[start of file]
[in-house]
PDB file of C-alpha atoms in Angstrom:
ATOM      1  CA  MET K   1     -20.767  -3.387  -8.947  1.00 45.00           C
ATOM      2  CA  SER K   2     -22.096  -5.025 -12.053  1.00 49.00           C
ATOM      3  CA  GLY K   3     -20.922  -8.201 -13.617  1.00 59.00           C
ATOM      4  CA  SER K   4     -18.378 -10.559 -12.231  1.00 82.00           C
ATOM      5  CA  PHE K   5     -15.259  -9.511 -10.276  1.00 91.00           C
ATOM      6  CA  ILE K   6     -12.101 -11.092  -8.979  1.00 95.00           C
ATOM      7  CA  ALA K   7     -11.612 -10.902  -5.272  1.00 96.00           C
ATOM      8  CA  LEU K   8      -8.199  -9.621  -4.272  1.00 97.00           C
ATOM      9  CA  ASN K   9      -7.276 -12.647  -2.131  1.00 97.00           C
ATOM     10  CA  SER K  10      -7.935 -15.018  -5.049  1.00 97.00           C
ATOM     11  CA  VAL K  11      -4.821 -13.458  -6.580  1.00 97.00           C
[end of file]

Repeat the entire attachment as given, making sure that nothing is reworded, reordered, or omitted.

[in-house]
PDB file of C-alpha atoms in Angstrom:
ATOM      1  CA  MET K   1     -20.767  -3.387  -8.947  1.00 45.00           C
ATOM      2  CA  SER K   2     -22.096  -5.025 -12.053  1.00 49.00           C
ATOM      3  CA  GLY K   3     -20.922  -8.201 -13.617  1.00 59.00           C
ATOM      4  CA  SER K   4     -18.378 -10.559 -12.231  1.00 82.00           C
ATOM      5  CA  PHE K   5     -15.259  -9.511 -10.276  1.00 91.00           C
ATOM      6  CA  ILE K   6     -12.101 -11.092  -8.979  1.00 95.00           C
ATOM      7  CA  ALA K   7     -11.612 -10.902  -5.272  1.00 96.00           C
ATOM      8  CA  LEU K   8      -8.199  -9.621  -4.272  1.00 97.00           C
ATOM      9  CA  ASN K   9      -7.276 -12.647  -2.131  1.00 97.00           C
ATOM     10  CA  SER K  10      -7.935 -15.018  -5.049  1.00 97.00           C
ATOM     11  CA  VAL K  11      -4.821 -13.458  -6.580  1.00 97.00           C